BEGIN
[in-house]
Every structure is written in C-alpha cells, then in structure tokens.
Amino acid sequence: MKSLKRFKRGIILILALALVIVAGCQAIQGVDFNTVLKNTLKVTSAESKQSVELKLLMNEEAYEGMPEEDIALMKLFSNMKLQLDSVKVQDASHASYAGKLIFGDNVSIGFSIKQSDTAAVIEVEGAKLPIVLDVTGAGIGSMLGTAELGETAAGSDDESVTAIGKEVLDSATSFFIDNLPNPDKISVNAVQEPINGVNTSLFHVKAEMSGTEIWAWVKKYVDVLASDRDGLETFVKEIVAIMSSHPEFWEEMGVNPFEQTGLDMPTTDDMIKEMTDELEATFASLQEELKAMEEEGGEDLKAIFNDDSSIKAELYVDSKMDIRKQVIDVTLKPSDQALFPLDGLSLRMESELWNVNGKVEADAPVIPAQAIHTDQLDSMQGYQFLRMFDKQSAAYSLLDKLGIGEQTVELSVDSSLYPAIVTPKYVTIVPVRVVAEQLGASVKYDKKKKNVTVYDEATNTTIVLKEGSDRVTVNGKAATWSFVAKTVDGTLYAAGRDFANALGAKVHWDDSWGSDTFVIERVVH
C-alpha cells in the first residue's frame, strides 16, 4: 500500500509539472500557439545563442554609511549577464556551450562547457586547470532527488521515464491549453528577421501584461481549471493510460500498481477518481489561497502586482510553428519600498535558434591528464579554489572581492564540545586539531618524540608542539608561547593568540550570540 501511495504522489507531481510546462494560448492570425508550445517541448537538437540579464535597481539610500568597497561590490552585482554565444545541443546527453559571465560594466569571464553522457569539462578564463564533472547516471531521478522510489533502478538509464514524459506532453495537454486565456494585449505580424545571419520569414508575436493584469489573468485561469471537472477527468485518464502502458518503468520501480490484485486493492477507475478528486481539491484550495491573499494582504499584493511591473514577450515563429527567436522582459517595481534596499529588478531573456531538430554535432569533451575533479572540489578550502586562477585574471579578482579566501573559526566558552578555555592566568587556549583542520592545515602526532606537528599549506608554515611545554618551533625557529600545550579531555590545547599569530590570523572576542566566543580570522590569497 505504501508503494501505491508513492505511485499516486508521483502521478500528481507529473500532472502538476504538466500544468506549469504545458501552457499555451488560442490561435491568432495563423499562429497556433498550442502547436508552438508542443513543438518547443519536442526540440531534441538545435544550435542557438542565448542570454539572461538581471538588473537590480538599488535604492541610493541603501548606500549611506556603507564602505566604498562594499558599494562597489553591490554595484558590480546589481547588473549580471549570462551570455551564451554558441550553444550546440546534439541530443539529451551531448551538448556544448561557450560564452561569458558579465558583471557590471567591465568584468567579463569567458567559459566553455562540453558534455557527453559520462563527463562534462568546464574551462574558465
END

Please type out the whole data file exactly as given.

[in-house]
Every structure is written in C-alpha cells, then in structure tokens.
Amino acid sequence: MKSLKRFKRGIILILALALVIVAGCQAIQGVDFNTVLKNTLKVTSAESKQSVELKLLMNEEAYEGMPEEDIALMKLFSNMKLQLDSVKVQDASHASYAGKLIFGDNVSIGFSIKQSDTAAVIEVEGAKLPIVLDVTGAGIGSMLGTAELGETAAGSDDESVTAIGKEVLDSATSFFIDNLPNPDKISVNAVQEPINGVNTSLFHVKAEMSGTEIWAWVKKYVDVLASDRDGLETFVKEIVAIMSSHPEFWEEMGVNPFEQTGLDMPTTDDMIKEMTDELEATFASLQEELKAMEEEGGEDLKAIFNDDSSIKAELYVDSKMDIRKQVIDVTLKPSDQALFPLDGLSLRMESELWNVNGKVEADAPVIPAQAIHTDQLDSMQGYQFLRMFDKQSAAYSLLDKLGIGEQTVELSVDSSLYPAIVTPKYVTIVPVRVVAEQLGASVKYDKKKKNVTVYDEATNTTIVLKEGSDRVTVNGKAATWSFVAKTVDGTLYAAGRDFANALGAKVHWDDSWGSDTFVIERVVH
C-alpha cells in the first residue's frame, strides 16, 4: 500500500509539472500557439545563442554609511549577464556551450562547457586547470532527488521515464491549453528577421501584461481549471493510460500498481477518481489561497502586482510553428519600498535558434591528464579554489572581492564540545586539531618524540608542539608561547593568540550570540 501511495504522489507531481510546462494560448492570425508550445517541448537538437540579464535597481539610500568597497561590490552585482554565444545541443546527453559571465560594466569571464553522457569539462578564463564533472547516471531521478522510489533502478538509464514524459506532453495537454486565456494585449505580424545571419520569414508575436493584469489573468485561469471537472477527468485518464502502458518503468520501480490484485486493492477507475478528486481539491484550495491573499494582504499584493511591473514577450515563429527567436522582459517595481534596499529588478531573456531538430554535432569533451575533479572540489578550502586562477585574471579578482579566501573559526566558552578555555592566568587556549583542520592545515602526532606537528599549506608554515611545554618551533625557529600545550579531555590545547599569530590570523572576542566566543580570522590569497 505504501508503494501505491508513492505511485499516486508521483502521478500528481507529473500532472502538476504538466500544468506549469504545458501552457499555451488560442490561435491568432495563423499562429497556433498550442502547436508552438508542443513543438518547443519536442526540440531534441538545435544550435542557438542565448542570454539572461538581471538588473537590480538599488535604492541610493541603501548606500549611506556603507564602505566604498562594499558599494562597489553591490554595484558590480546589481547588473549580471549570462551570455551564451554558441550553444550546440546534439541530443539529451551531448551538448556544448561557450560564452561569458558579465558583471557590471567591465568584468567579463569567458567559459566553455562540453558534455557527453559520462563527463562534462568546464574551462574558465